ESTIF stands for:

      • The abolition of barriers to international trade of solar thermal systems and components.Repetition of testing and certification must be avoided
      • Every public support scheme in the European Union should accept as eligible any product complying with the existing EN standards 12975 or 12976 and certified by the Solar Keymark

      Further information

      • For more information on the Solar Keymark please have a look at our page on Standards & Certification and at

      For a Level Playing Field in the Heating Market

      The use of coal, gas, oil and nuclear for heating and cooling causes costs to the environment and society that are not reflected in their costs as perceived by the users. Renewable energy therefore face an unfair competition.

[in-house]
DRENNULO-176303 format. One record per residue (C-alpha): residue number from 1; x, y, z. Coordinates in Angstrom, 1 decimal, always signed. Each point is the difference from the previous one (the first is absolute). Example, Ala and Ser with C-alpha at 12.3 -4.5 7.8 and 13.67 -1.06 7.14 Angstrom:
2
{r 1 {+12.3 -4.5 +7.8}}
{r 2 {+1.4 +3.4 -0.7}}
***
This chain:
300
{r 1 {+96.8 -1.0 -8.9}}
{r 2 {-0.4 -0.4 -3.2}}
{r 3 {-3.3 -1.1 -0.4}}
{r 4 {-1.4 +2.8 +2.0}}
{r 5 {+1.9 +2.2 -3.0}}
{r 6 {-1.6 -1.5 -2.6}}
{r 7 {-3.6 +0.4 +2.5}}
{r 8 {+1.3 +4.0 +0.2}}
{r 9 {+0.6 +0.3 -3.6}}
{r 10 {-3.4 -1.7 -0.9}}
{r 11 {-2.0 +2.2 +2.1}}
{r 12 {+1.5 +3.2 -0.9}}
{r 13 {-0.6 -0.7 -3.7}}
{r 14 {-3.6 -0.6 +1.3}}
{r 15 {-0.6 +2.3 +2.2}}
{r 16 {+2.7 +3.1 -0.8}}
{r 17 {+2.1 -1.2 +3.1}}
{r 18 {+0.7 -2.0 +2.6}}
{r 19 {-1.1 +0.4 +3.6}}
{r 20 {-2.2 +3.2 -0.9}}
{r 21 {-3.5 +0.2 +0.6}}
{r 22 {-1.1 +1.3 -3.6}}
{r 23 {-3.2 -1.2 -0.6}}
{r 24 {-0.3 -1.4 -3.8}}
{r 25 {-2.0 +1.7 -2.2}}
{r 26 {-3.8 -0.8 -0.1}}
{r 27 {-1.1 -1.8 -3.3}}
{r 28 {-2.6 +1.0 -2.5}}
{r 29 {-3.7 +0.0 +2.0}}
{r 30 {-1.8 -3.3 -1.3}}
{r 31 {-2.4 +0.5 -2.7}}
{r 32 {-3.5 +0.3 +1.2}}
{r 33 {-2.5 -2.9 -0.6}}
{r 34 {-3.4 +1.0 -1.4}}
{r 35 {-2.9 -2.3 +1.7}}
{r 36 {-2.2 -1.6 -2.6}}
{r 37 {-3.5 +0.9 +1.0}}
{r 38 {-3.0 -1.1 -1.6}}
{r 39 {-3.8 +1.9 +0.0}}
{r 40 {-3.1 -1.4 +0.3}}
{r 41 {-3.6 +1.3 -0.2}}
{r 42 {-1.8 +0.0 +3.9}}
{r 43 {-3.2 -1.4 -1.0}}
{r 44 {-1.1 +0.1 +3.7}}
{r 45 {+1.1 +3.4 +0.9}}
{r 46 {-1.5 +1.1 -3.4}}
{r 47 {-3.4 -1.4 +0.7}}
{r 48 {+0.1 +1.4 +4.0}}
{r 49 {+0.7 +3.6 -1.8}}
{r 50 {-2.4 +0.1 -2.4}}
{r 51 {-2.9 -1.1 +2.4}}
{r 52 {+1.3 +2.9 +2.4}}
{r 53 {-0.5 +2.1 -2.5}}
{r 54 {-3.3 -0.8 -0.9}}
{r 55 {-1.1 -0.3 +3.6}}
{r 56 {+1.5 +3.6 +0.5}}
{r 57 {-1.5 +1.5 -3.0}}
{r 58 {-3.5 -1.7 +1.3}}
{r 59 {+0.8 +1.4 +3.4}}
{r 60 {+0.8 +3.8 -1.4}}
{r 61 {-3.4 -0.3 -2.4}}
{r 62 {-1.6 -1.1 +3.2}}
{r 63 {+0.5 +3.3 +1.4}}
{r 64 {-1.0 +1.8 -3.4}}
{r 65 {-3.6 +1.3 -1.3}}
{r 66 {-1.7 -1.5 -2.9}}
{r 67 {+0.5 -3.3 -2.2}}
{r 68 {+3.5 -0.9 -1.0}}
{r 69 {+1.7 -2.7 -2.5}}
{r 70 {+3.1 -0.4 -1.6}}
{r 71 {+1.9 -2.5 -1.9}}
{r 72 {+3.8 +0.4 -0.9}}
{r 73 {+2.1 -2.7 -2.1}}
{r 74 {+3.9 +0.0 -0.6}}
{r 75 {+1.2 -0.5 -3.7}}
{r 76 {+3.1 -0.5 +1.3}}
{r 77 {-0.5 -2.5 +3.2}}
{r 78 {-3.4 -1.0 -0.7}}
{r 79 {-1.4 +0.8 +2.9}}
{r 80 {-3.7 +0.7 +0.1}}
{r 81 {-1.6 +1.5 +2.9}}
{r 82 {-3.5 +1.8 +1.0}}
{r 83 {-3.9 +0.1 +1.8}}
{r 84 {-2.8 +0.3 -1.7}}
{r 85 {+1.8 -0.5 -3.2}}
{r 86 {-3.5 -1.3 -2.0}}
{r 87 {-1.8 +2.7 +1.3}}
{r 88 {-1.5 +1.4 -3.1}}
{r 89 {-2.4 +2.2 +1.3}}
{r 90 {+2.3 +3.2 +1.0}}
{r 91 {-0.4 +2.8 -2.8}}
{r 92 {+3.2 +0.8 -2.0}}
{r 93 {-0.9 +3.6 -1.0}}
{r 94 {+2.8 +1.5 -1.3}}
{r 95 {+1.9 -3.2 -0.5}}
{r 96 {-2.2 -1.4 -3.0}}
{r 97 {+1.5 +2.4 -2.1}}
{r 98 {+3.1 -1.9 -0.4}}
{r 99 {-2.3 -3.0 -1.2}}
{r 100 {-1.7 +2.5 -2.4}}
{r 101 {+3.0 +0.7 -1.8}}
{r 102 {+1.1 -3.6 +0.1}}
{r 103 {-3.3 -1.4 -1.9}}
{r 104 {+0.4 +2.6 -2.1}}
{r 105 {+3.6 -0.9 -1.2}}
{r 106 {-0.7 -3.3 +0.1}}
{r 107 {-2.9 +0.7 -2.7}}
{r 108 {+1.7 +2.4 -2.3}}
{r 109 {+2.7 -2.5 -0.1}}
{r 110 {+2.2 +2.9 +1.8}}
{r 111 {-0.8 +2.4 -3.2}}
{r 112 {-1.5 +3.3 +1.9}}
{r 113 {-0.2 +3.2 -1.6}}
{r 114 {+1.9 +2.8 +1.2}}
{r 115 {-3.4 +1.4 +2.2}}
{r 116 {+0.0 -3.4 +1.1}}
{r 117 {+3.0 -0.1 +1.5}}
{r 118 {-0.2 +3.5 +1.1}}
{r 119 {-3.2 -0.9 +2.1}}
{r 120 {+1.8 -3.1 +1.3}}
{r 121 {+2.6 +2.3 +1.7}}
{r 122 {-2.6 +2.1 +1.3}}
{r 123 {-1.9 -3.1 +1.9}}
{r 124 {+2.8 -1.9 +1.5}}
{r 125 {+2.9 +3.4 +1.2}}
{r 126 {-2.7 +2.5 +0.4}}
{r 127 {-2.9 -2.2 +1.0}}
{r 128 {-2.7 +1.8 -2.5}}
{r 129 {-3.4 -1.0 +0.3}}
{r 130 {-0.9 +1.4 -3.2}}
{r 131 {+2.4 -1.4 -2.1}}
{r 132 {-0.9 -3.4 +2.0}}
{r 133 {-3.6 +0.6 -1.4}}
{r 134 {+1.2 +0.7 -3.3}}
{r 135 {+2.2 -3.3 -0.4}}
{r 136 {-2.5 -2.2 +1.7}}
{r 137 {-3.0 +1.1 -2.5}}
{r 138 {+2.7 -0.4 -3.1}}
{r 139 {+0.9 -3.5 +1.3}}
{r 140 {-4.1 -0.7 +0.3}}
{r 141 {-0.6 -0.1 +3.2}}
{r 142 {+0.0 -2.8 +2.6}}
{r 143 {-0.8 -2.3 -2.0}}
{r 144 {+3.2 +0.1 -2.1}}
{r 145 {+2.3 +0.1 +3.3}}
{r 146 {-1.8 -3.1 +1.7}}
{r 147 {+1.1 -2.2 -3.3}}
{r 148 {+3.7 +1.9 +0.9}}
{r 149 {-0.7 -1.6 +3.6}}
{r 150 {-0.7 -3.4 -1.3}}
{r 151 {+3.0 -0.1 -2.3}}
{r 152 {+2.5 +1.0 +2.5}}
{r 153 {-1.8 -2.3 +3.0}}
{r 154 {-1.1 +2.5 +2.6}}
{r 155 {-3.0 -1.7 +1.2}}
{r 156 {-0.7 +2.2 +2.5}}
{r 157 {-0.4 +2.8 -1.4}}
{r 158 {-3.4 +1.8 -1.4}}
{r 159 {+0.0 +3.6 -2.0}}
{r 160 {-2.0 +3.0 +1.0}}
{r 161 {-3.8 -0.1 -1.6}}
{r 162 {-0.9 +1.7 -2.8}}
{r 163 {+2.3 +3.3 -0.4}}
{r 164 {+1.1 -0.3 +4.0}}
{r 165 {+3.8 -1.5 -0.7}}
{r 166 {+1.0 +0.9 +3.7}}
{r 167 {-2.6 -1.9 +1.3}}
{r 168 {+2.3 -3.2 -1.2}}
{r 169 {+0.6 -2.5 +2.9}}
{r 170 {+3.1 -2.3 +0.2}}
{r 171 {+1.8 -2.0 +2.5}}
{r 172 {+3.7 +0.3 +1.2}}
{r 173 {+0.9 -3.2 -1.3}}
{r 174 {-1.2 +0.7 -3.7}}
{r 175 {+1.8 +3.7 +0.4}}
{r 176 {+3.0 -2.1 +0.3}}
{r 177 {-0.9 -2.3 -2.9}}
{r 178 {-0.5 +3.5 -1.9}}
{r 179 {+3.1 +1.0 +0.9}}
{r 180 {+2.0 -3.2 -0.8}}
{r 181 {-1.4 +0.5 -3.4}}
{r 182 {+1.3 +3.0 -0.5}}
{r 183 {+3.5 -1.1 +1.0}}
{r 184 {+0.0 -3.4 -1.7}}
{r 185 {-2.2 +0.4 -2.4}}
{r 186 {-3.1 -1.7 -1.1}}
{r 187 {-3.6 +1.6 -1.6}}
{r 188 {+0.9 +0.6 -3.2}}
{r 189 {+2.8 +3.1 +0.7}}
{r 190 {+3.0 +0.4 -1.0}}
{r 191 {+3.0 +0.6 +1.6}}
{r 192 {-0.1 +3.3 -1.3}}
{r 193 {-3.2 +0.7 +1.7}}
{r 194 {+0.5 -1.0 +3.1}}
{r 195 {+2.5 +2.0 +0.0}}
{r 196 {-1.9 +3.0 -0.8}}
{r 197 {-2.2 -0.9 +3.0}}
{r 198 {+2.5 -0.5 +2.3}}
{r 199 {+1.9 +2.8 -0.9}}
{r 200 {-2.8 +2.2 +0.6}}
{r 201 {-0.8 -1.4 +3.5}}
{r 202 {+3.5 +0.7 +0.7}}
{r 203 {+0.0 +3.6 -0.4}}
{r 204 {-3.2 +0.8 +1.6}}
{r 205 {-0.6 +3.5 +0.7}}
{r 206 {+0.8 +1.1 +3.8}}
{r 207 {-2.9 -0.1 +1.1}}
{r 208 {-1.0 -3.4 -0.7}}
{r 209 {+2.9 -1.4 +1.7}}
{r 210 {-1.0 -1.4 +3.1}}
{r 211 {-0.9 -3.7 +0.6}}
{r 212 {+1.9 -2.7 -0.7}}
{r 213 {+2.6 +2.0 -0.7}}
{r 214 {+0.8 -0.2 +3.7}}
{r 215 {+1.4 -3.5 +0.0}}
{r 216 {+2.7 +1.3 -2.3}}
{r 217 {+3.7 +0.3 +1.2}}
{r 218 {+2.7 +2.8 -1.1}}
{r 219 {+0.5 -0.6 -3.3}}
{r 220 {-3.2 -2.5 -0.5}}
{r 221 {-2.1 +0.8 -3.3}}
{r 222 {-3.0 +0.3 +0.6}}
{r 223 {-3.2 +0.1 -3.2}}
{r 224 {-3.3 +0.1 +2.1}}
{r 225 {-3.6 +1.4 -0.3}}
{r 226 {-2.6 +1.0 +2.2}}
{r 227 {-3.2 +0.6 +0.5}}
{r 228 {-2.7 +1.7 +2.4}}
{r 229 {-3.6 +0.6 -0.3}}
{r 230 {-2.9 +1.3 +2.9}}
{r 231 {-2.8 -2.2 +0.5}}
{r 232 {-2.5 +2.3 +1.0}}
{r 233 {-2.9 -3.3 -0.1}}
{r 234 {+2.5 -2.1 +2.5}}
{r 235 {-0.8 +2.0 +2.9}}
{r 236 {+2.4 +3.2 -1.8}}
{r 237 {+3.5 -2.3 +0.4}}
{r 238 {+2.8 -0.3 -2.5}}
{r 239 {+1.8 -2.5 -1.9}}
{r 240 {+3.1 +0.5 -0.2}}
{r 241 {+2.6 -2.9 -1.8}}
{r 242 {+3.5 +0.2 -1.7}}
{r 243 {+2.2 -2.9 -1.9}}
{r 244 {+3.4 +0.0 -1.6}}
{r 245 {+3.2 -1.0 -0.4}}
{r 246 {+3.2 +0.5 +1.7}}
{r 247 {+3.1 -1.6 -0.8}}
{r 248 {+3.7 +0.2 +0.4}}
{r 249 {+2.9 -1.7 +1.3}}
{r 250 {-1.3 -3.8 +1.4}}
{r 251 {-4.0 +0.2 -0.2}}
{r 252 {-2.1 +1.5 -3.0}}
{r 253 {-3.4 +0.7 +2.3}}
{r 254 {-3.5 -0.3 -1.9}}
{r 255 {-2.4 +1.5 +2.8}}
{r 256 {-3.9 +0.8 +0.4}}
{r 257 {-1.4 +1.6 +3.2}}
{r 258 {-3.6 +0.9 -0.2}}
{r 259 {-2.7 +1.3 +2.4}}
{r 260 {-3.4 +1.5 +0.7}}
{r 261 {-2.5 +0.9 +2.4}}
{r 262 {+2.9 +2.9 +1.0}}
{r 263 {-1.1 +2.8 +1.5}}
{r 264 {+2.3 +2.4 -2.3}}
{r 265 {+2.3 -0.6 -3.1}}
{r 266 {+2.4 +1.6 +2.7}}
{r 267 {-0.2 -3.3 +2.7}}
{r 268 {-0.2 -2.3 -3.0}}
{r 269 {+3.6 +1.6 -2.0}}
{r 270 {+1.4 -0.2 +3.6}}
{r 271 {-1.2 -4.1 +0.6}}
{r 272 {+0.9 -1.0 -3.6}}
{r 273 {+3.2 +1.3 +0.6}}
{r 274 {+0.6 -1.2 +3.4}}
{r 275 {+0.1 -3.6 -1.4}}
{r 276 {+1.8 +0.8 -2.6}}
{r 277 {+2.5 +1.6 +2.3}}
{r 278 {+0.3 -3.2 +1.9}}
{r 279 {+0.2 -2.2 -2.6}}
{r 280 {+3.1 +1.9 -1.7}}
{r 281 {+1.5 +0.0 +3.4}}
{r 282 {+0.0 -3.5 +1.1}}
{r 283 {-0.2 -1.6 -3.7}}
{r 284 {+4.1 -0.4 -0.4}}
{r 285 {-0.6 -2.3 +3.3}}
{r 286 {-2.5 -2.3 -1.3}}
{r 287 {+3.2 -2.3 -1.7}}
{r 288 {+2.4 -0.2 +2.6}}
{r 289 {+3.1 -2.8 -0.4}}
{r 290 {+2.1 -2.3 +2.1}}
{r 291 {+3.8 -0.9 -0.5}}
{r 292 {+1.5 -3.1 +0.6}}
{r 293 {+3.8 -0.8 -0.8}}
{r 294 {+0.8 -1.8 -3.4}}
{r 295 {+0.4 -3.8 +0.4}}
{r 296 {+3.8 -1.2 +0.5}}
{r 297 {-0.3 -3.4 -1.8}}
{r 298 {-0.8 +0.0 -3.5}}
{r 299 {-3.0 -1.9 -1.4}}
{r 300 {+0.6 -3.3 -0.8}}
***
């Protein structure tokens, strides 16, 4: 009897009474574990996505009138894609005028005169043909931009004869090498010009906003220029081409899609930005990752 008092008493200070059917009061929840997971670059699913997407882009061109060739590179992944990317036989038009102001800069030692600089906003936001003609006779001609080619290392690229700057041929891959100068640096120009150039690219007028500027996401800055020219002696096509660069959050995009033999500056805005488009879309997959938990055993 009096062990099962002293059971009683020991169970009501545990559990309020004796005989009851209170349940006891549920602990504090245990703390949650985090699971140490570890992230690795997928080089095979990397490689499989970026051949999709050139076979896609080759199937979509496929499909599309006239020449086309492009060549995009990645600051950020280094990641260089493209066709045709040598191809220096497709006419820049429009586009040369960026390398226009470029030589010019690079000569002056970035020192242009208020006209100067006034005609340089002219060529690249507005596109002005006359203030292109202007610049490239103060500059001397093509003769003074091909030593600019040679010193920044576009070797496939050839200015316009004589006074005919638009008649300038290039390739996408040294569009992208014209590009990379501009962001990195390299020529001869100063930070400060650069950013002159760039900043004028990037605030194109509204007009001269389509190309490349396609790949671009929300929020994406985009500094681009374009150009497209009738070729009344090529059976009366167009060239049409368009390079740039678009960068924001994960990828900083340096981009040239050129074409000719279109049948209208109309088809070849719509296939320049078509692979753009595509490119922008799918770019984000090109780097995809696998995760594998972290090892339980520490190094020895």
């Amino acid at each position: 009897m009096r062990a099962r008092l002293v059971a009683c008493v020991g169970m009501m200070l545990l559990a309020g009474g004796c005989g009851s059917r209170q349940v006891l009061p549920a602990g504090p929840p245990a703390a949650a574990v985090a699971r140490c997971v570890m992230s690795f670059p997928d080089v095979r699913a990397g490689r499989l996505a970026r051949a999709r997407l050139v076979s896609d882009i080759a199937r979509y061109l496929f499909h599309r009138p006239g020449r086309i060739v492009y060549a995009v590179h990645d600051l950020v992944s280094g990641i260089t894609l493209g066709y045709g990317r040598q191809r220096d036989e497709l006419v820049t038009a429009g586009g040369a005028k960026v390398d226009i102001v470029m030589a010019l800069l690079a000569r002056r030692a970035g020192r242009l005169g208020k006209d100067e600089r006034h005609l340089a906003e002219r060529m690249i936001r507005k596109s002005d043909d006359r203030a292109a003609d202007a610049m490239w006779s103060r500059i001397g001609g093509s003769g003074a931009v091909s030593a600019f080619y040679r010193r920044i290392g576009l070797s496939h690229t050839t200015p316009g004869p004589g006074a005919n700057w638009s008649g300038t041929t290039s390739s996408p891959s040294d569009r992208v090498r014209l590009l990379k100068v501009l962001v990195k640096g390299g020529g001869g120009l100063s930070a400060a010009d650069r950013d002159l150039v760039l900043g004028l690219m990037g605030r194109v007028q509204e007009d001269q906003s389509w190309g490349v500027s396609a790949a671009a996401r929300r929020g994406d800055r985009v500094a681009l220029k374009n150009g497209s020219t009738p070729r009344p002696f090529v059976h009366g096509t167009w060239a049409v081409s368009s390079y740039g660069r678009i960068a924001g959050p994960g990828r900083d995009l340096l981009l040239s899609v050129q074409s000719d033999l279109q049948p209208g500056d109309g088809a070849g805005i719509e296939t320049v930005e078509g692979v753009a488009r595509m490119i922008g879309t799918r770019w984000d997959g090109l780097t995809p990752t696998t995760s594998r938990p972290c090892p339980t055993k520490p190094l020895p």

ESTIF stands for:

      • Full internalisation of the external costs linked to the use of oil, gas, coal and nuclear for heating and cooling purposes

      Full Recognition of Solar Thermal in the Implementation of the EU Directive on the Energy Performance of Buildings (EPBD)

      The Energy Performance of Building Directive (EPBD) obliges all EU Member States to set up energy performance requirements for (new) buildings by January 2006. However the Directive does not specify how solar thermal or other renewable energy sources should be treated. Therefore ESTIF has issued several recommendations for a suitable implementation.

      ESTIF stands for:

      • A methodology for the calculation of energy performance, which fully recognises the benefits of solar thermal
      • Energy performance certificates, which explicitly show the contribution of renewables to the energy consumption of the building
      • Dynamic energy performance requirements, which are tightened every 1-2 years

      Further information:

      • Please consult our page on the EPBD.